While Kaushik is encouraged with the economic stimulus potential of the tax rebate program, he is discouraged by the overall federal tax system and the potentially larger problems it creates. “Individuals with incomes lower than $25,000 pay less than 2% of the total income taxes collected in our country” Kaushik noted “Whereas, individuals with incomes between $100,000 and $500,000 pay over 38% of all
taxes”. This skewed tax burden, Kaushik feels, could eventually lead to a resurgence of the “no taxation without representation” sentiments, but in reverse – those paying the bulk of the federal taxes may feel that they are entitled to a greater say in government over those who pay little or nothing. “ e current attitude towards illegal immigrants and access to government benefits could extend to citizens,” Kaushik warns.
Like most financial issues, the ‘taxes’ to our economy are complicated and the impact of those taxes, hotly debated.

While the economic slowdown may indeed be slowed by these rebates, we have other looming economic and tax concerns as our local experts warned. Many of them recommended that our politicians and political candidates rethink their economic and political policies and ask what we really need to ‘change’ as a nation to resolve these problems.

Northern Westchester Round-Up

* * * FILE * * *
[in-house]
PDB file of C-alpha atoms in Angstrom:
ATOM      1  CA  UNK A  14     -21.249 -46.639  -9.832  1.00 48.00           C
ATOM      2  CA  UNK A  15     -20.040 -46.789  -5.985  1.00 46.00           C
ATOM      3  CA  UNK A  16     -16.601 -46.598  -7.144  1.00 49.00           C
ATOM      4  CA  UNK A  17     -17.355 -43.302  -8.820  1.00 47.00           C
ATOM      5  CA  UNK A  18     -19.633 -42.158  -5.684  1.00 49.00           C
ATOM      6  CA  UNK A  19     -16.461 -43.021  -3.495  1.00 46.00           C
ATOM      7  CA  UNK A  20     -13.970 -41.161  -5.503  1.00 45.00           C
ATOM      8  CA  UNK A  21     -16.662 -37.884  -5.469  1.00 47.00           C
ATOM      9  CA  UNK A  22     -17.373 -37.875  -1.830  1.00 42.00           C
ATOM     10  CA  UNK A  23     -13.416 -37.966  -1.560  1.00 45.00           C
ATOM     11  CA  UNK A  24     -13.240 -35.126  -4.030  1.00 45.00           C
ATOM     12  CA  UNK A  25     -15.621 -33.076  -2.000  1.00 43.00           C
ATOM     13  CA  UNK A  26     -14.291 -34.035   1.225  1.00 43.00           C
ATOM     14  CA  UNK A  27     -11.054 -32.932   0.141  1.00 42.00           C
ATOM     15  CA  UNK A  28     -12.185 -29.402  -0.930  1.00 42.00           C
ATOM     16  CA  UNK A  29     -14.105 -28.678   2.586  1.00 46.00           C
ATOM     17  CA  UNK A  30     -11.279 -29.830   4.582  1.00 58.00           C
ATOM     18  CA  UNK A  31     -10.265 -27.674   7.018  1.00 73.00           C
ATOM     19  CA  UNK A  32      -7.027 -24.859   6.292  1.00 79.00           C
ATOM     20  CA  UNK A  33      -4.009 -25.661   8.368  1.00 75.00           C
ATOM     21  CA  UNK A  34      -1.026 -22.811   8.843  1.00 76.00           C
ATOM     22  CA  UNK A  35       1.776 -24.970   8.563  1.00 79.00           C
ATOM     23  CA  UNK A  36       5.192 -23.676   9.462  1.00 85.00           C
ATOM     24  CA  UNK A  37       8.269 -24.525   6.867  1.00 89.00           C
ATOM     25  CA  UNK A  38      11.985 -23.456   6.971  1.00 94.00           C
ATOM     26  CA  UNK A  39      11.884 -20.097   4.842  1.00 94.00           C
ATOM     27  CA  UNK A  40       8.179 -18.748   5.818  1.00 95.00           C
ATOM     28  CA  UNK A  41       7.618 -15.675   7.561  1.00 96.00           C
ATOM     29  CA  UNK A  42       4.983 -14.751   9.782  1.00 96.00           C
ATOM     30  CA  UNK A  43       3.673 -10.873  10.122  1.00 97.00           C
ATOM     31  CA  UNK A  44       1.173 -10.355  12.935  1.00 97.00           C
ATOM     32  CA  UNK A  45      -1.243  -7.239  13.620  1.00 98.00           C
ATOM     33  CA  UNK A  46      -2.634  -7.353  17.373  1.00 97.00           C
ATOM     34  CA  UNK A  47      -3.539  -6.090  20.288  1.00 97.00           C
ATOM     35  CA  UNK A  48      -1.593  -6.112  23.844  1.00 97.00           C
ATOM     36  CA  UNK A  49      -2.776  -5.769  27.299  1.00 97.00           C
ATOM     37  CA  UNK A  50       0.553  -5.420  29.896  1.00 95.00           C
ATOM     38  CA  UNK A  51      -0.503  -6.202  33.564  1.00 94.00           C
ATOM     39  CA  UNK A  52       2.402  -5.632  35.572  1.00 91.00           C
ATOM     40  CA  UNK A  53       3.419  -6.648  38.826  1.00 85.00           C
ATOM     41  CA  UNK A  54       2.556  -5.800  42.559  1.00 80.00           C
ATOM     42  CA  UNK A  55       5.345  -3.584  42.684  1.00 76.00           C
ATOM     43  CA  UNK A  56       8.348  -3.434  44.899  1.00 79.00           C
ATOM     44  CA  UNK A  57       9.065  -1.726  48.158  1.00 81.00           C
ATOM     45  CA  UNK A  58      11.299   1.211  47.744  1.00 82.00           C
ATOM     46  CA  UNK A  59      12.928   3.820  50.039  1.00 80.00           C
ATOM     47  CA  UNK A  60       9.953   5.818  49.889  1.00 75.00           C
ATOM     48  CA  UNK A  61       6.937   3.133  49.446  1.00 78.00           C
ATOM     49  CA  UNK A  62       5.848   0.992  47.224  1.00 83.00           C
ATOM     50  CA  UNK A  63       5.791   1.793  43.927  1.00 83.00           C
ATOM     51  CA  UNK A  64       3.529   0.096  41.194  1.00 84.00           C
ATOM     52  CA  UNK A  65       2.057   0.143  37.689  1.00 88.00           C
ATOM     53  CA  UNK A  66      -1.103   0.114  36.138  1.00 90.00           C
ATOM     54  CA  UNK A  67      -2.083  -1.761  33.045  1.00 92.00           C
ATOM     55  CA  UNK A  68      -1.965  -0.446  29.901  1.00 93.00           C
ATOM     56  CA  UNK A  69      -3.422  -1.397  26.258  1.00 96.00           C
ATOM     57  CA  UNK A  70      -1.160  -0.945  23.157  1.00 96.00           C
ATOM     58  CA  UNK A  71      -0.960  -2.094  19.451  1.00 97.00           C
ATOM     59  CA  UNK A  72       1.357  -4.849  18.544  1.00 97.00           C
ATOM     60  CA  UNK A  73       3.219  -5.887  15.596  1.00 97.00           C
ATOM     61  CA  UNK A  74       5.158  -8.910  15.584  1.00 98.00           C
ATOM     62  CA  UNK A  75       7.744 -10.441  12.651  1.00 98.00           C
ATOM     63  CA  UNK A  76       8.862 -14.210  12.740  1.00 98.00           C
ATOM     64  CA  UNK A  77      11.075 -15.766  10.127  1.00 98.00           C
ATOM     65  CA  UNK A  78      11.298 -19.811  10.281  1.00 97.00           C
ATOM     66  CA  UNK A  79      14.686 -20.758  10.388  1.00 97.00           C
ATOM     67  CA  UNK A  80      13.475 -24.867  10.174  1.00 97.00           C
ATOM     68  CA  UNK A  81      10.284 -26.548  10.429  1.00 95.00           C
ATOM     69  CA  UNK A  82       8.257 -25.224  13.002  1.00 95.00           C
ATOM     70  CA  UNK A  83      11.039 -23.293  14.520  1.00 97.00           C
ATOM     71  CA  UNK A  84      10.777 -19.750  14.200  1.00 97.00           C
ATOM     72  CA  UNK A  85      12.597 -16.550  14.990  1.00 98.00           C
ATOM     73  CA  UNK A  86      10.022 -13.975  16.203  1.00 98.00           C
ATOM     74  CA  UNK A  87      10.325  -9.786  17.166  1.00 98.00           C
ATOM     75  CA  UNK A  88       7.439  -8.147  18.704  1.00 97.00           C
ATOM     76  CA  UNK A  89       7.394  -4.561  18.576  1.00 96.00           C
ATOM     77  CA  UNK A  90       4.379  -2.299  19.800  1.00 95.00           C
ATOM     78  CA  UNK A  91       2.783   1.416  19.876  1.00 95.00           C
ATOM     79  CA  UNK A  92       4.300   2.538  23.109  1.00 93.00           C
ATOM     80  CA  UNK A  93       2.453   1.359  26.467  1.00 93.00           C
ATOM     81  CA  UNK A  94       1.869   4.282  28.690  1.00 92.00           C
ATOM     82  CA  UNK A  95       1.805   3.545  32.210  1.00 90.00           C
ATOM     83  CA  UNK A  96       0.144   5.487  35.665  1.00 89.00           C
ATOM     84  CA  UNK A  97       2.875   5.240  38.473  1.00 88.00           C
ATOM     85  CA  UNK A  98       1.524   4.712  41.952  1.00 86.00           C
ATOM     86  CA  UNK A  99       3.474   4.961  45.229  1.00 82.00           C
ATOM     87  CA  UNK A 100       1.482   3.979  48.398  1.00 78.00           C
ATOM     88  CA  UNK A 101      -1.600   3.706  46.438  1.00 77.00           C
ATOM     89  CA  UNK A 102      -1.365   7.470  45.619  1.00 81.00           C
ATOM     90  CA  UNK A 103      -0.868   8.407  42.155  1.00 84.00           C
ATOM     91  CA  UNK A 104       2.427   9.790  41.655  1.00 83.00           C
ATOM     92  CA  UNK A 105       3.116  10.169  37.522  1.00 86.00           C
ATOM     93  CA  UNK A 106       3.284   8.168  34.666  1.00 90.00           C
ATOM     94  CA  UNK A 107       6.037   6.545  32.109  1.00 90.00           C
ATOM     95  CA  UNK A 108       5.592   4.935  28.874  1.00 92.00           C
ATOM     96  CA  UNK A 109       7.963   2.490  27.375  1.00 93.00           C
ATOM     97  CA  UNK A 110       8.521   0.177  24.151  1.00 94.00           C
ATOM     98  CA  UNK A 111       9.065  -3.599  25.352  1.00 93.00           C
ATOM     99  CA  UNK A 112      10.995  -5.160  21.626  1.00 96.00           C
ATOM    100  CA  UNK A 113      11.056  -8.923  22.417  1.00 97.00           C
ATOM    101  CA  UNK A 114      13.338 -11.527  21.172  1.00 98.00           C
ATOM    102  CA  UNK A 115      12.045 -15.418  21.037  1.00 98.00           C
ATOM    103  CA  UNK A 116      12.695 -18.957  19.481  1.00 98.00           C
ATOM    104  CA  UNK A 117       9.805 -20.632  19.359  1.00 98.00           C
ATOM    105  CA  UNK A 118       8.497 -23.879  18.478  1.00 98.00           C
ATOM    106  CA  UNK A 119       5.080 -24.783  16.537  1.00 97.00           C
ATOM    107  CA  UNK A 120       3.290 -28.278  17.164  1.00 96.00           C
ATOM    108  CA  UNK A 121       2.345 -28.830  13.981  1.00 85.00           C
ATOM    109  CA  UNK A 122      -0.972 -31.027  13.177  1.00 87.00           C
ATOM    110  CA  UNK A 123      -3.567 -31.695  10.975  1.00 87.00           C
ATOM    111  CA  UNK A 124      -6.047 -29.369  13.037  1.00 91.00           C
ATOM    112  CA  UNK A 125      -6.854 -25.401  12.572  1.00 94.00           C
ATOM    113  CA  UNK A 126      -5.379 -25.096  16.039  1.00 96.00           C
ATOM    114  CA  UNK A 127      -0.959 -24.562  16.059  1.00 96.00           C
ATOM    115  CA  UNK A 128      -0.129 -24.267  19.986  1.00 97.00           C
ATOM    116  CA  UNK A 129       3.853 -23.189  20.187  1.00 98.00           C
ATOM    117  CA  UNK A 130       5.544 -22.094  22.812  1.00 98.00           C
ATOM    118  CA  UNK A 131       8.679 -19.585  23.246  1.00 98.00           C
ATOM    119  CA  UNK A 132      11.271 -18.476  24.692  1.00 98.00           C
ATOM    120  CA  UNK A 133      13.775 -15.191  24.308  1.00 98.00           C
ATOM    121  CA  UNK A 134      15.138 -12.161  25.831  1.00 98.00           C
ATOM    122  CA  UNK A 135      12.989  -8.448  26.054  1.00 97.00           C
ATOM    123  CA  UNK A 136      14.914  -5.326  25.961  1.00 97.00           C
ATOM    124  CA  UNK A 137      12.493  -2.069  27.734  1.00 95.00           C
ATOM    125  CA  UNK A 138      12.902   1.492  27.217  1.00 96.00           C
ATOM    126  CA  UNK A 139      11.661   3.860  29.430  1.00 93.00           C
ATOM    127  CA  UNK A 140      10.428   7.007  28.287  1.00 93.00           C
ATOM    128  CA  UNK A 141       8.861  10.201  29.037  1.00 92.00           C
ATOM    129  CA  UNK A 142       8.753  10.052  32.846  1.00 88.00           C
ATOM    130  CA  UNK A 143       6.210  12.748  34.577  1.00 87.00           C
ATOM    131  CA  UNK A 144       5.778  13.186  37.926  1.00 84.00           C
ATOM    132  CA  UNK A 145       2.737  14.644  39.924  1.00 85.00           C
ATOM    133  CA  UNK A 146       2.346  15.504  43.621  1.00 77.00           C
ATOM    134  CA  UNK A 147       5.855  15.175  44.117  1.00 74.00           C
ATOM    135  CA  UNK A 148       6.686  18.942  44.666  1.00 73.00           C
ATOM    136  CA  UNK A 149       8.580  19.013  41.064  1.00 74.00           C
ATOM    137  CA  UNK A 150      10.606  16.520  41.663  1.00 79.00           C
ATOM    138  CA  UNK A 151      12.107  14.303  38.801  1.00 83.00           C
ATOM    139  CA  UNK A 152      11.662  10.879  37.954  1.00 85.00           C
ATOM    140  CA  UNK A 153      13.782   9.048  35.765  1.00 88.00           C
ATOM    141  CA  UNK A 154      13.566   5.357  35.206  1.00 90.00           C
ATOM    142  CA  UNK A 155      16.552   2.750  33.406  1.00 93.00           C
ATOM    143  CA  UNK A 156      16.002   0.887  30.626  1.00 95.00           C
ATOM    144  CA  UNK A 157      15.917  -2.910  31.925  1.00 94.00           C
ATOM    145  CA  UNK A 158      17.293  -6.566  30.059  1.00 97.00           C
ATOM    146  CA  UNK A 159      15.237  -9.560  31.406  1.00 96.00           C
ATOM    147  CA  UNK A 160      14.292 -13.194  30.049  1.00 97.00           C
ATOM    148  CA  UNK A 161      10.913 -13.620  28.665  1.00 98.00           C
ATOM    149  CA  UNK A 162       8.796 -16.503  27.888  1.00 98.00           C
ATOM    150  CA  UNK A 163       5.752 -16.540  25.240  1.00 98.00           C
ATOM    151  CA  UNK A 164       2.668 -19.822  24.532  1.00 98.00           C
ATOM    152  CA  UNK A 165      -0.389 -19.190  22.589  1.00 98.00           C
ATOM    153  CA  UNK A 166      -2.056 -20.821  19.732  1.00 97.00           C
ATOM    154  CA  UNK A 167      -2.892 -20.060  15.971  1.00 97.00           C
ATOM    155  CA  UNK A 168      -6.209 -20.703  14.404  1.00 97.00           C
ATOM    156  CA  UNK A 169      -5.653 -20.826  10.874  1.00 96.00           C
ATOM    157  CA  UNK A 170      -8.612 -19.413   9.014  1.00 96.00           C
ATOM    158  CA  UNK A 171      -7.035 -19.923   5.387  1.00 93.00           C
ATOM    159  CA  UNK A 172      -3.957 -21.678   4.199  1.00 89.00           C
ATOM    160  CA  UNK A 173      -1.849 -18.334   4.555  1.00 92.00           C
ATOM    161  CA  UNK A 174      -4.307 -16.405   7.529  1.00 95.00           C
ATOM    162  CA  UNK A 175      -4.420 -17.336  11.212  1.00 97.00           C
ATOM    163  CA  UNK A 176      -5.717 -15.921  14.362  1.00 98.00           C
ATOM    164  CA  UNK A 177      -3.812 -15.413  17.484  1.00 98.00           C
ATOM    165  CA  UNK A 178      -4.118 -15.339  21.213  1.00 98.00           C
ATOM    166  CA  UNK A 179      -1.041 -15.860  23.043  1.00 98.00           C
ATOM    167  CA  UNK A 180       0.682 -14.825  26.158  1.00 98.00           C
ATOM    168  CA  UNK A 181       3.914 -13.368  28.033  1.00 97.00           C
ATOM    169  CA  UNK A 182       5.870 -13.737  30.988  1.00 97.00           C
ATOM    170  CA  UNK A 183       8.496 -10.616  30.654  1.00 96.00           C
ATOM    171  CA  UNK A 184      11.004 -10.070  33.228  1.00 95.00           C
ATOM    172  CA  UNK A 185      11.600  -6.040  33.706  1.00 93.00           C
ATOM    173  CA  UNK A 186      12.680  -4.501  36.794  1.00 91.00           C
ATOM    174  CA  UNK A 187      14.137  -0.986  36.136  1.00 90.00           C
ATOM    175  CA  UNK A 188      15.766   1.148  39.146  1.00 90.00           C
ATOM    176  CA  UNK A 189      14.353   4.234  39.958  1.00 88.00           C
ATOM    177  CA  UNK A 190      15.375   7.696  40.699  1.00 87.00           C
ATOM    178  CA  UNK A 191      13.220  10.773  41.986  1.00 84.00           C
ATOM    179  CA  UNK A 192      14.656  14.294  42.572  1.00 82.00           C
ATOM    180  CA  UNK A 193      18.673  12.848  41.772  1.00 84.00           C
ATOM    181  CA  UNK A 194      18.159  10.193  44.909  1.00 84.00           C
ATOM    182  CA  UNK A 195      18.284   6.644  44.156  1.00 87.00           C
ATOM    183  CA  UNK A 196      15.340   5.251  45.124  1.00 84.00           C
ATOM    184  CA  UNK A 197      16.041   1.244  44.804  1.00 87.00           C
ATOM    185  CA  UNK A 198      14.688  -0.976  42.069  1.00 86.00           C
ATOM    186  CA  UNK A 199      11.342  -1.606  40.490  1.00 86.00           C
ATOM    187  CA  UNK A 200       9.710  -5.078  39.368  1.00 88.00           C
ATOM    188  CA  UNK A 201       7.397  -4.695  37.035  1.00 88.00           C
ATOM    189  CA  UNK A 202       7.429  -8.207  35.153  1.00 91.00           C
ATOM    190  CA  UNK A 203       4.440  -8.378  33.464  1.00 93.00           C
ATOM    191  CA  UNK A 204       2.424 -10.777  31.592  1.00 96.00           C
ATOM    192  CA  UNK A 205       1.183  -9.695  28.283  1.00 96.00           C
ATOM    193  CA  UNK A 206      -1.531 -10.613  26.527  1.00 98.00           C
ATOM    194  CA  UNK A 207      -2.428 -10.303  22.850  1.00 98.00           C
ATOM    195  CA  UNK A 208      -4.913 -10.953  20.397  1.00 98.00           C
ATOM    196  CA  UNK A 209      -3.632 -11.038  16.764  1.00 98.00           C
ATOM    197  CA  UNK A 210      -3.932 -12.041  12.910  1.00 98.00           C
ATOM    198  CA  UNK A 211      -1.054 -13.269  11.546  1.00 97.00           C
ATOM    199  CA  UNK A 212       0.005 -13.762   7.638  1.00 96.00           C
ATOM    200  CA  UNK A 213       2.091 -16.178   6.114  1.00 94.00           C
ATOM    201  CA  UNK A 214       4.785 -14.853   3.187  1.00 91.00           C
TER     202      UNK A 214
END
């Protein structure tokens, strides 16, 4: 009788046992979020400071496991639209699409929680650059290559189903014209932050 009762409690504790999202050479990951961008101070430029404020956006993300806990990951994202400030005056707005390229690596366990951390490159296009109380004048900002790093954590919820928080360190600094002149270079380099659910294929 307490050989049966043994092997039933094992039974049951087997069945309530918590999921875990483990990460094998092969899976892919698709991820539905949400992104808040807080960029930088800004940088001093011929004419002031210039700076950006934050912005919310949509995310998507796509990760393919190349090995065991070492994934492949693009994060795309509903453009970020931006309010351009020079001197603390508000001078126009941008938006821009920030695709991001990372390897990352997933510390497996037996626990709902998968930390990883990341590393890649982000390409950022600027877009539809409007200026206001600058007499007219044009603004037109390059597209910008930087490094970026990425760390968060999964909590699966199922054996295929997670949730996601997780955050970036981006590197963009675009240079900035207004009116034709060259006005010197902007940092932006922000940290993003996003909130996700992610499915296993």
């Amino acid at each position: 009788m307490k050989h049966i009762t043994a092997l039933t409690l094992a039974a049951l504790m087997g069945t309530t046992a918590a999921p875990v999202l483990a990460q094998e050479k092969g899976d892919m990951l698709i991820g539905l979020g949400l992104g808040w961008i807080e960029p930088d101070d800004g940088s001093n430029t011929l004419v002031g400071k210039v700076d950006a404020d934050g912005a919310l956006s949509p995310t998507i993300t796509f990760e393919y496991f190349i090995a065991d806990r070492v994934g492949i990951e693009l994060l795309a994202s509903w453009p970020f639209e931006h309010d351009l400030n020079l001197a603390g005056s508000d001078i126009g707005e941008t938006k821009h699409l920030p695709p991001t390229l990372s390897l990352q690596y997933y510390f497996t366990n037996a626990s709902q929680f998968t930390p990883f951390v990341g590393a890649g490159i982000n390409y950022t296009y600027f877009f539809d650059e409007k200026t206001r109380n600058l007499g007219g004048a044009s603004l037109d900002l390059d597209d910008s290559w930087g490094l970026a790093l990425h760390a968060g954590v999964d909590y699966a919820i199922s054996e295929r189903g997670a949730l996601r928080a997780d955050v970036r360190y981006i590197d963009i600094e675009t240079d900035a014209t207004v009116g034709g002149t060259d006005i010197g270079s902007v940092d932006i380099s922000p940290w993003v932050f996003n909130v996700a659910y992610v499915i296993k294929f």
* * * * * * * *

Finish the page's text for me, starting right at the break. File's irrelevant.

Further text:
Bedford: The Bedford Central School District proposed a $118 million budget for the 2008-2009 school year. The proposed budget would increase property taxes by 10.7 percent. e district expects the school population to increase by over 100 students in the next school year.

Briarcliff Manor: Village Officials are planning a $17.3 million water project to access the Catskill water supply. The town expects the plan, which is still in the initial bidding process, to be completed in late 2009 or early 2010.

Mount Kisco: George Bubaris, the former Mt. Kisco police officer accused of causing the death of illegal immigrant, Rene Perez, has hired a new attorney to represent him. e new lawyer, Andrew Quinn, has indicated that his client will not accept a plea arrangement from the
District Attorney’s office.

North Salem: School board officials agreed to shorten the suspension of a student accused of possessing marijuana. The father of the
unidentified student had requested the help of school officials to deal with his son’s drug possession. The school had initially responded with a nine-week suspension for the student.